In the early hours of this morning UK police surrounded the Ecuadorian embassy in London just hours after threatening in a diplomatic communication to storm the building and arrest Julian Assange, claiming that the 1987 Diplomatic and Consular Premises Act gives them the power to revoke diplomatic status in certain circumstances.
However, Article 22 of the Vienna Convention on Diplomatic Relations of 1961 states that:
1.The premises of the mission shall be inviolable. The agents of the receiving State may not enter
them, except with the consent of the head of the mission.
2.The receiving State is under a special duty to take all appropriate steps to protect the premises
of the mission against any intrusion or damage and to prevent any disturbance of the peace of the
mission or impairment of its dignity.
3.The premises of the mission, their furnishings and other property thereon and the means of
transport of the mission shall be immune from search, requisition, attachment or execution.
When the UK embassy was raided in Iran by several hundred people in November last year, the UK Foreign Minister William Hague condemned the act as a fundamental violation of international law:
"It amounts to a grave breach of the Vienna Convention which requires the protection of diplomats and diplomatic premises under all circumstances. We hold the Iranian Government responsible for its failure to take adequate measures to protect our Embassy, as it is required to do."
Even if the UK government believes it has the legal power to storm an embassy, such an act, regardless of the justification, would set an extremely dangerous precedent; any country in the future could feel free to violate one of the fundamental tenets of international law, the inviolability of diplomatic missions, on the basis of a convenient interpretation of national law.
While it is unlikely (although possible) that the UK will actually violate the sovereign territory of Ecuador, knowing perfectly well what the legal ramifications may be, even the threat of such action will undoubtedly lead to serious protests at UK embassies abroad, particularly in nations sympathetic to Ecuador, putting diplomatic staff at risk of injury or worse.
It comes down to the inescapable fact that the UK is willing to threaten an action that would at the very least cause an international incident in order to get their hands on a man who has not been charged with any crime, a man who is simply wanted for questioning by the Swedish authorities with regard to sex crime allegations.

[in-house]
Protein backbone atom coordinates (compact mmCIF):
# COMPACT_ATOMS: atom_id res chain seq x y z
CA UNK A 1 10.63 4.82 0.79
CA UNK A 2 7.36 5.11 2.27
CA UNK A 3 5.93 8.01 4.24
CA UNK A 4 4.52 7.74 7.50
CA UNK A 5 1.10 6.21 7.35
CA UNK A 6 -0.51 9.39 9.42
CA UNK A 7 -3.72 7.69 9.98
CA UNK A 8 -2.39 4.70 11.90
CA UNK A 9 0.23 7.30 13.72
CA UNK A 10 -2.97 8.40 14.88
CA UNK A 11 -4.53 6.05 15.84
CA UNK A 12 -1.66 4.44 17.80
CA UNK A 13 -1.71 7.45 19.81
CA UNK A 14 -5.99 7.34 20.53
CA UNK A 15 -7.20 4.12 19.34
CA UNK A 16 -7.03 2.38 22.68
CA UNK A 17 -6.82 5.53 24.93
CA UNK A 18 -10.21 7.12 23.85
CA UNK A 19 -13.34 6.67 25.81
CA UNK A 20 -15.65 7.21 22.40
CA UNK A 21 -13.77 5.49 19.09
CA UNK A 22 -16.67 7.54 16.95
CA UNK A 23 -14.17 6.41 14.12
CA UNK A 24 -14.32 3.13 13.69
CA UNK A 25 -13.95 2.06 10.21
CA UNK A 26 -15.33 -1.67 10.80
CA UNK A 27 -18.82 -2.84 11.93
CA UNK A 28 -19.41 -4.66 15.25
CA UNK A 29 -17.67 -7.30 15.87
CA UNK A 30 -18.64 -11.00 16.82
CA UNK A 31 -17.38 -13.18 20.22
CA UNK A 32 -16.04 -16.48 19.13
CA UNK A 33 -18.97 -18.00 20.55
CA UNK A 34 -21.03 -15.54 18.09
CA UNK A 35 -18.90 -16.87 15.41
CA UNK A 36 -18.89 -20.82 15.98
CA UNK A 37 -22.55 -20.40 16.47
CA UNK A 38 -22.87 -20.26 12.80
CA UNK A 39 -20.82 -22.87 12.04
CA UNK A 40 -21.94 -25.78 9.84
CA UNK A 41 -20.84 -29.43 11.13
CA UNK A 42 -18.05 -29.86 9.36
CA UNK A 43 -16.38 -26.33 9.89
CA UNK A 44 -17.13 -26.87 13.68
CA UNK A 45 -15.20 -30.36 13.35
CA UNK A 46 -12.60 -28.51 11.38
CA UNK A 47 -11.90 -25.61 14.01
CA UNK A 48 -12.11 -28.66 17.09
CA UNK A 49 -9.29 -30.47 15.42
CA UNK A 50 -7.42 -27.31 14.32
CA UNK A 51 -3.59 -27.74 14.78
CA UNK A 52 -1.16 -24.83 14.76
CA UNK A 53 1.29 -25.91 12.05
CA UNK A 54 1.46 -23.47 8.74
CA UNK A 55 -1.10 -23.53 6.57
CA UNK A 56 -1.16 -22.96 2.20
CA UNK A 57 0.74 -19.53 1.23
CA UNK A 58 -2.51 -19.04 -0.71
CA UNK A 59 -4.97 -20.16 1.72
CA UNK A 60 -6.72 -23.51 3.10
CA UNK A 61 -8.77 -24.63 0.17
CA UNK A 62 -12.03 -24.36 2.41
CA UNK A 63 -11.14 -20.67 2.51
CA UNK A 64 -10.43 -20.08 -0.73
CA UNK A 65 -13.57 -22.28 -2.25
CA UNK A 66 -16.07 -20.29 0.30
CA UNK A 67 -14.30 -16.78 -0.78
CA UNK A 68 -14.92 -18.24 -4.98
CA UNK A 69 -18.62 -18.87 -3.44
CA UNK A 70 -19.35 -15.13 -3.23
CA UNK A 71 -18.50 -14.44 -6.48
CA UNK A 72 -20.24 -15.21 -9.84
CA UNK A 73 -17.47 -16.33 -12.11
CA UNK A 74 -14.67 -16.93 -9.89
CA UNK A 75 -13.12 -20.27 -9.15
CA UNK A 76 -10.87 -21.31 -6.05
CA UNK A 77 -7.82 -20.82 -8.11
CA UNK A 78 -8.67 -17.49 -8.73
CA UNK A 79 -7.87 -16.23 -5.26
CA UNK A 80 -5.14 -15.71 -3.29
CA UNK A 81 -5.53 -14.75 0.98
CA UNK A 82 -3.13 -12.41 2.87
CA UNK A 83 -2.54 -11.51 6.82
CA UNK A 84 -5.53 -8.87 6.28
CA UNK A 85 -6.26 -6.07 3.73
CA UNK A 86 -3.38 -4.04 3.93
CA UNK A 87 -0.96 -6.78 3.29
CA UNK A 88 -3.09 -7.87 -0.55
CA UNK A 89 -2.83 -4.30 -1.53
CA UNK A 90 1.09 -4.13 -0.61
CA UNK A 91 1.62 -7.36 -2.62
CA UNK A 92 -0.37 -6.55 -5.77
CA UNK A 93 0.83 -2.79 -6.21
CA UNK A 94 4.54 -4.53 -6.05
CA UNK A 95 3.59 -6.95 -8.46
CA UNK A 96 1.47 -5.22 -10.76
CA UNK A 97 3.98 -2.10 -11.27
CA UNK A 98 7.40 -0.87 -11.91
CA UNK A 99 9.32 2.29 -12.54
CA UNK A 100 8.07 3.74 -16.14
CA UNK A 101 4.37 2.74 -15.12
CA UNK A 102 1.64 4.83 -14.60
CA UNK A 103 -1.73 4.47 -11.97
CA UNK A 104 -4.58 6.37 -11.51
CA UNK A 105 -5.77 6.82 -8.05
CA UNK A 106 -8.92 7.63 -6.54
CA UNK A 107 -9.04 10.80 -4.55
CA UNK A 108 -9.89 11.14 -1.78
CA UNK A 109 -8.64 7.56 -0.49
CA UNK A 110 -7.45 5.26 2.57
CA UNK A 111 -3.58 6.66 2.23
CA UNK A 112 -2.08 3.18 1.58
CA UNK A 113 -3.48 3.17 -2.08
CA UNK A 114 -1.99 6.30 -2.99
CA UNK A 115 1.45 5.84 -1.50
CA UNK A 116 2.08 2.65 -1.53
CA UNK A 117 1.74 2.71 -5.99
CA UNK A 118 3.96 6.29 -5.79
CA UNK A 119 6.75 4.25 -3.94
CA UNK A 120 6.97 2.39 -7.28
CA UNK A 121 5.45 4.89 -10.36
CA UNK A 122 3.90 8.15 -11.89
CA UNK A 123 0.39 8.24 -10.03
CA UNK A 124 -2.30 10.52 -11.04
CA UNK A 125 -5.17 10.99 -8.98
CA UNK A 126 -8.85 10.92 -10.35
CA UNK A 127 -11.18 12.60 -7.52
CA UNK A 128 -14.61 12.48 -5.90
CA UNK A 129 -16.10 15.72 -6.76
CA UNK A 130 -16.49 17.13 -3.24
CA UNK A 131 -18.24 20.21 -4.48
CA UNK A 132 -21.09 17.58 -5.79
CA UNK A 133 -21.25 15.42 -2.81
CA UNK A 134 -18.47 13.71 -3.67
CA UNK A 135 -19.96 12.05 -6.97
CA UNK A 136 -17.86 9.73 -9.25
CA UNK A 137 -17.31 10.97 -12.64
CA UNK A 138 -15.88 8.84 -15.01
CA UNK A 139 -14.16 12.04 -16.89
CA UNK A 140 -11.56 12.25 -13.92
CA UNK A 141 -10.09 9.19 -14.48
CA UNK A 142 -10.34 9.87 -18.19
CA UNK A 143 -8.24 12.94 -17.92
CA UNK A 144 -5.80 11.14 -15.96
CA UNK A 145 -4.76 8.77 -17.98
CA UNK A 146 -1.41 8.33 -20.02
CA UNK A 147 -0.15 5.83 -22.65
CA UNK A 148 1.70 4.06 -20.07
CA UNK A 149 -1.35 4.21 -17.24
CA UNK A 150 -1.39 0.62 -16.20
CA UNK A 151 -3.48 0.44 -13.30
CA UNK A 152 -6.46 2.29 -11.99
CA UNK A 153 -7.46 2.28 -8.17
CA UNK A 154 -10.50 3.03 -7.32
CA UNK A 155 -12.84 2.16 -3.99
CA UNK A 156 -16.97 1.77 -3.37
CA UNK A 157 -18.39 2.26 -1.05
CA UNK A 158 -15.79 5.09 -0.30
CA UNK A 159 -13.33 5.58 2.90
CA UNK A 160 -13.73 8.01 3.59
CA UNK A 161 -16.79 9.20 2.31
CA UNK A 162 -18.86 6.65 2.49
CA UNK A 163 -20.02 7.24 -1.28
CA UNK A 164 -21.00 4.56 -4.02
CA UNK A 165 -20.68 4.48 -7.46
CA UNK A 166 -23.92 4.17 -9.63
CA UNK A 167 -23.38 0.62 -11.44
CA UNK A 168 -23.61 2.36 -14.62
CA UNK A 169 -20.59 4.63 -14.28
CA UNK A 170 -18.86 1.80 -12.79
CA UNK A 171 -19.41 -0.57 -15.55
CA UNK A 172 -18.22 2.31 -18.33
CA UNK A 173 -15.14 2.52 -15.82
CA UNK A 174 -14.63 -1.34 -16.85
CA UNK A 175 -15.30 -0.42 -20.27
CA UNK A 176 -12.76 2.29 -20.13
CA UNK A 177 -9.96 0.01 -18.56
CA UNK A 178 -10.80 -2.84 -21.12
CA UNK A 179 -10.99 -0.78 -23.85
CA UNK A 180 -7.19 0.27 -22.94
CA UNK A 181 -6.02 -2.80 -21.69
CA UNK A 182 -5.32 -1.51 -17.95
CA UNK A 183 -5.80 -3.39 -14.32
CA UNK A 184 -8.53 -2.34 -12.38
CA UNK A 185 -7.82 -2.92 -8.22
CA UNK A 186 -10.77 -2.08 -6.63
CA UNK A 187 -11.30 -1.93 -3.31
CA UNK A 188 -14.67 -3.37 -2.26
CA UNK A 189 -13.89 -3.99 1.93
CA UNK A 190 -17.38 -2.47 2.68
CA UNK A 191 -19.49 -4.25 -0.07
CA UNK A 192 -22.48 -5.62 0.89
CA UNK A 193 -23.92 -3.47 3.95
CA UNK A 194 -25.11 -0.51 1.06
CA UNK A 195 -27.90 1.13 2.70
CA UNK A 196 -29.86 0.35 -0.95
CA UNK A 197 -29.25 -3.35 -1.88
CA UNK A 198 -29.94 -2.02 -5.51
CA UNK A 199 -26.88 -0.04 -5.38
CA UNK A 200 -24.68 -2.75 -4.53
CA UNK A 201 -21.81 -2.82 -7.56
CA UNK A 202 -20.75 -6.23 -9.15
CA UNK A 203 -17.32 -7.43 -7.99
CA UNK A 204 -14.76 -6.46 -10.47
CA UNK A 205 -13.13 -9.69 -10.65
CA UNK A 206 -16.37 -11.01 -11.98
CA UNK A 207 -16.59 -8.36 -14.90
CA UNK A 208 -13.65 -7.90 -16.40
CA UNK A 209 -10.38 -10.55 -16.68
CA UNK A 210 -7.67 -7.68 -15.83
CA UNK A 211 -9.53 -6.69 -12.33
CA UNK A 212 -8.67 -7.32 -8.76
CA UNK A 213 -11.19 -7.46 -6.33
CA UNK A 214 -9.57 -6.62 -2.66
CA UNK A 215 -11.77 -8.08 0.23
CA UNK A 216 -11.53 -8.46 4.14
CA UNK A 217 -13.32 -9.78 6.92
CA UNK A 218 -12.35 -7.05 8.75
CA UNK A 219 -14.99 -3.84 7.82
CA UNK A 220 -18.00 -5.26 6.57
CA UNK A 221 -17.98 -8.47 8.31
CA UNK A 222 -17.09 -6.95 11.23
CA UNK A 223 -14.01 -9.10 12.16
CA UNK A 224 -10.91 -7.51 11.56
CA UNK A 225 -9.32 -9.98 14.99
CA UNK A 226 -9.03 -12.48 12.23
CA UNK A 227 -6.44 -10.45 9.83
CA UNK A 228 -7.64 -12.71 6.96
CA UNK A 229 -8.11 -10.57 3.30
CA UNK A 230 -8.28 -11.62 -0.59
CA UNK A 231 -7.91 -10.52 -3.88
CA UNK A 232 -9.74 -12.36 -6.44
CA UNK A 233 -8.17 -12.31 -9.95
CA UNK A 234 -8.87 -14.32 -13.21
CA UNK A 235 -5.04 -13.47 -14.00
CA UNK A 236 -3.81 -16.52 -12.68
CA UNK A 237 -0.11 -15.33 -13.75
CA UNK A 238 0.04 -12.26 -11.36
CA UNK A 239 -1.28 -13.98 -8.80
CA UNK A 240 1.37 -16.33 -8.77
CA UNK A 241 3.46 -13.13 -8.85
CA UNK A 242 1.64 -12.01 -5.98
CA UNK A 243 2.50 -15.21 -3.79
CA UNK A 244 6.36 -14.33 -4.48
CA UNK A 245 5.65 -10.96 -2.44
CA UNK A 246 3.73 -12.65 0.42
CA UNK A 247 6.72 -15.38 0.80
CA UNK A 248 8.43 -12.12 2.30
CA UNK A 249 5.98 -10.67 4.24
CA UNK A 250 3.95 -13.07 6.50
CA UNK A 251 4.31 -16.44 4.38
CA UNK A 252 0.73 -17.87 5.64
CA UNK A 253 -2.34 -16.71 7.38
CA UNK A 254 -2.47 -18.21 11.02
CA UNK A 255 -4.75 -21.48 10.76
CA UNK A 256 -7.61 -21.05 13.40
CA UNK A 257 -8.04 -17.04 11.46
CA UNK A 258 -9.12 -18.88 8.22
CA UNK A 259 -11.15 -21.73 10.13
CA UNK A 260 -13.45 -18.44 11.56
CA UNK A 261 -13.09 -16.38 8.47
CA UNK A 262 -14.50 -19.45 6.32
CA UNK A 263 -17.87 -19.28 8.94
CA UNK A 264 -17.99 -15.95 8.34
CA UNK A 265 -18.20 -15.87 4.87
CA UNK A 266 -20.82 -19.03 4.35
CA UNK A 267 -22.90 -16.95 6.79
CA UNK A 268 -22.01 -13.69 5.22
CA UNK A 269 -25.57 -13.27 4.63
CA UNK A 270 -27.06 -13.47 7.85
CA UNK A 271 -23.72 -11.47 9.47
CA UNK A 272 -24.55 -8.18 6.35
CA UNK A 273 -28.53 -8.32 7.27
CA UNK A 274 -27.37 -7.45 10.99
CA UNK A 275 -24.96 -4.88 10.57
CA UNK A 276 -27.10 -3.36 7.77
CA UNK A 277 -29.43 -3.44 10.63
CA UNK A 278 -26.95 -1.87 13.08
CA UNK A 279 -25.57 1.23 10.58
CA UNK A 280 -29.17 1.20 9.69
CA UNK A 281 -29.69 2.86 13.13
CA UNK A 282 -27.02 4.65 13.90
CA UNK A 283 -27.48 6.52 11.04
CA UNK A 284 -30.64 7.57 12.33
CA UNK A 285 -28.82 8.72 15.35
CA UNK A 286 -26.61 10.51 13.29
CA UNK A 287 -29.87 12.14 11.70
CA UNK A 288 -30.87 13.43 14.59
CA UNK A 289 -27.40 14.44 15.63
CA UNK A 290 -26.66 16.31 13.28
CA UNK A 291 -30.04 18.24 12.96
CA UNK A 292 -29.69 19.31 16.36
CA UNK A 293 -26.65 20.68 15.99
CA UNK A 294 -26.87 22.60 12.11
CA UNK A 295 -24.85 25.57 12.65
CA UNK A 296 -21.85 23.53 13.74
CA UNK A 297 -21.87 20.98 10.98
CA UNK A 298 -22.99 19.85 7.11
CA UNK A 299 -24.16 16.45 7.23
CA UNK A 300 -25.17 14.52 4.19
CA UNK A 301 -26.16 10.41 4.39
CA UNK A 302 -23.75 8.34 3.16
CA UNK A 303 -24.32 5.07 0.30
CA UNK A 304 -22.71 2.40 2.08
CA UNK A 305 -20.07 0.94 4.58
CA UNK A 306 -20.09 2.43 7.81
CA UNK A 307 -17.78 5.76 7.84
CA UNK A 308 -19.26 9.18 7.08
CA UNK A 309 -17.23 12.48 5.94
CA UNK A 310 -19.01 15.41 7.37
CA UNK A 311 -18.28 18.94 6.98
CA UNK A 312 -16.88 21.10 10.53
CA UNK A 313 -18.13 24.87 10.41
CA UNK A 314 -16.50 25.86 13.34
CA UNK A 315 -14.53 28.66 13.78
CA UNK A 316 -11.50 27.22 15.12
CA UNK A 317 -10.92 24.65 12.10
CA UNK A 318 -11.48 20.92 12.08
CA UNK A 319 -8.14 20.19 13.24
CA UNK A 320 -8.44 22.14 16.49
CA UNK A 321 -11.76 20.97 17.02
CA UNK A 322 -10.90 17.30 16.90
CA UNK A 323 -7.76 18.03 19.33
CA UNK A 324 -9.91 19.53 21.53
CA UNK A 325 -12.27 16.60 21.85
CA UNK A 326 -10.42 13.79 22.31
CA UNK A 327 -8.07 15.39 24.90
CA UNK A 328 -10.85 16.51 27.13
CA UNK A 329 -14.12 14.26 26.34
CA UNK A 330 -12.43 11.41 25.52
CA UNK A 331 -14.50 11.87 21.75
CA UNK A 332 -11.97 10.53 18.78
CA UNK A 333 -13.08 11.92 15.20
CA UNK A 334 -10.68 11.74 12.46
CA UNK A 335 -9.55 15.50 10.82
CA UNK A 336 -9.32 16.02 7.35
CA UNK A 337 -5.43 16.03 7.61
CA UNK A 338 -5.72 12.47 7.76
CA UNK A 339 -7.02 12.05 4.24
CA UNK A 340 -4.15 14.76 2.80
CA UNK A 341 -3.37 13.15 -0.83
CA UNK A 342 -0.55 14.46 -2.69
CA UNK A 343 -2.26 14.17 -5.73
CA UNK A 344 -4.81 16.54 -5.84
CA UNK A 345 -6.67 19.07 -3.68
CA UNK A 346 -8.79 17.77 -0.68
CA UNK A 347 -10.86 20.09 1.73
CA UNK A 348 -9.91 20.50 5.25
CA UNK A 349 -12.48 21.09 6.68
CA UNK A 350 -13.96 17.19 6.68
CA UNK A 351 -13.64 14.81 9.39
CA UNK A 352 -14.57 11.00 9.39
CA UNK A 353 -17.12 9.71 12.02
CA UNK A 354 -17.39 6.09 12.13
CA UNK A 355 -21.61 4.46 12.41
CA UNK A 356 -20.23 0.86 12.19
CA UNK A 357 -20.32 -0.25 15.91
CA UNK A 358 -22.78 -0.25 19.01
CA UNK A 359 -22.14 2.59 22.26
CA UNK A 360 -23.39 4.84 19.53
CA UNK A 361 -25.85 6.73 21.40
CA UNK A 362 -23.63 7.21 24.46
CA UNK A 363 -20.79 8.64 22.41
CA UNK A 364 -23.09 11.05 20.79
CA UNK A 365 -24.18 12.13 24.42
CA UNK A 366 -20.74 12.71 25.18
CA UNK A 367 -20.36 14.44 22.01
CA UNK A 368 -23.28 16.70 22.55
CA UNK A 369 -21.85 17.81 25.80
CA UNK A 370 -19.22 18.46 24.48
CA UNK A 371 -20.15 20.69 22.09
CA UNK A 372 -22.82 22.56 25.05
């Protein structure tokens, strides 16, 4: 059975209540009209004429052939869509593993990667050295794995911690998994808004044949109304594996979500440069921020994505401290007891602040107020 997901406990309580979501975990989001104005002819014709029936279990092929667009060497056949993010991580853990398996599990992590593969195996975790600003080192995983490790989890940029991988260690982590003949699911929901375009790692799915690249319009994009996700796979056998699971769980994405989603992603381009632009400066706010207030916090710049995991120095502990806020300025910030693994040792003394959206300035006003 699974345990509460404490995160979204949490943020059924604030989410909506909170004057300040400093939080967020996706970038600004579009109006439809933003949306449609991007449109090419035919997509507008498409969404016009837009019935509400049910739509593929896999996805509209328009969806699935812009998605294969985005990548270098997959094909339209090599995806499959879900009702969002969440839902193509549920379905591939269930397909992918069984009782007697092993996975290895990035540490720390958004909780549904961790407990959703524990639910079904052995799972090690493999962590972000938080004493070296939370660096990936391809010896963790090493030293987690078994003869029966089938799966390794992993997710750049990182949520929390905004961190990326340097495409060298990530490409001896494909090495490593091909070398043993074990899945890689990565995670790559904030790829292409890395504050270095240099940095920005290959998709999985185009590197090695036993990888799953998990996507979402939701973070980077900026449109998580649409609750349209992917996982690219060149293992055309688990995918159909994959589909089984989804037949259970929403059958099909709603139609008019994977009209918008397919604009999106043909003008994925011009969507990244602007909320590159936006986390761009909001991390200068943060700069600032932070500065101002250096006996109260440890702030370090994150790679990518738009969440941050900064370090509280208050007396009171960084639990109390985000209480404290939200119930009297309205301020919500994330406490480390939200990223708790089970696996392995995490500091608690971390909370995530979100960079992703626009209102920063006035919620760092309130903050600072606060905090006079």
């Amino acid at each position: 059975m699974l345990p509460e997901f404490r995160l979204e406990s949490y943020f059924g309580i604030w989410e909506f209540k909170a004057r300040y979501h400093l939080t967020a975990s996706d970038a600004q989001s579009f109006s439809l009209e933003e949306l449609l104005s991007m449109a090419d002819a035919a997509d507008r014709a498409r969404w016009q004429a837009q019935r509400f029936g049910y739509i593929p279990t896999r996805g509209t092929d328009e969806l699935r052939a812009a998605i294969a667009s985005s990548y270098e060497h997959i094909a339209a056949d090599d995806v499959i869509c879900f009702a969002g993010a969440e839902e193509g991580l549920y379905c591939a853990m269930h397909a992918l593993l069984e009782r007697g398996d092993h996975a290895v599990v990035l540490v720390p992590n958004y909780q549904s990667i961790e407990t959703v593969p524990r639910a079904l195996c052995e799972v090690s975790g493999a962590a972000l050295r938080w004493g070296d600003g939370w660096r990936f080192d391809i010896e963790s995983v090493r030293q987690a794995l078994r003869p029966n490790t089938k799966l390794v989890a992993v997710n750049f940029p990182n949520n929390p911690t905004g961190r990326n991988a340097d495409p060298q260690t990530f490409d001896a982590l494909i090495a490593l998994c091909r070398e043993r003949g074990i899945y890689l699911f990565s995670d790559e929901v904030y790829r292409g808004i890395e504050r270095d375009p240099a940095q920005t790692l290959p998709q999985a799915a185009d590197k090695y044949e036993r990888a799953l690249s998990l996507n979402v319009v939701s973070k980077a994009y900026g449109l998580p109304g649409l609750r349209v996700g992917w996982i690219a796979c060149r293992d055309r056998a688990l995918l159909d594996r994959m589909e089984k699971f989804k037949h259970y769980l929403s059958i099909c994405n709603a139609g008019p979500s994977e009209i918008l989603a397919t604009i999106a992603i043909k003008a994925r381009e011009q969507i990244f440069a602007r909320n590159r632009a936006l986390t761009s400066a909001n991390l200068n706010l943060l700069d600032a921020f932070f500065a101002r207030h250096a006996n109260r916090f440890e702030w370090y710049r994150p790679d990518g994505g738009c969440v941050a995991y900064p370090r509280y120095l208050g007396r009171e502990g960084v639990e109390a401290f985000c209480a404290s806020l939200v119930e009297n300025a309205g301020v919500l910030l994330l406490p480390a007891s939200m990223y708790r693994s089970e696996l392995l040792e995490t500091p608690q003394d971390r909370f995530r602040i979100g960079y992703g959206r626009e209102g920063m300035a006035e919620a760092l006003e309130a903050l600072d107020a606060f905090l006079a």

Why would the UK take such extraordinary risks with their international standing and reputation over a man who can not even leave the embassy without being arrested even if asylum is granted?
Julian Assange has repeatedly said that he will submit to questioning and has indeed actively sought to engage with the Swedish authorities, only for his offers to be rebuffed without explanation. The Ecuadorian authorities also offered Sweden a chance to question Assange on the premises of their embassy in London, again only to be refused.
If the Swedish authorities only want to ask questions as they say, such refusals can only be seen as highly suspicious with regard to a man who is so badly wanted by the United States for exposing its criminal behavior and corruption in the diplomatic cables.
It is therefore legitimate to ask whether Sweden is indeed a US lapdog. Time will tell.
One can easily imagine the uproar if China had threatened to storm the US embassy in Beijing when Chinese human rights activist Chen Guangcheng escaped and sought asylum there.
This reckless threat by the UK authorities crucially tarnishes both the spirit and substance of international law. It should be condemned by all right-thinking people, regardless of their opinion of Mr. Assange and the Wikileaks organization.
'The 99.99998271% - Why the Time is Right for Direct Democracy’ by Simon Wood is available for free download. In this 70-page book, the current state of human rights and democracy is discussed, and a simple method of implementing direct democracy is suggested.
Simon Wood on twitter (@simonwood11) and Facebook or at his blog. The Direct Democracy Alliance, a group dedicated to creating national/global direct democracy, is now also on twitter: (@DDA4586)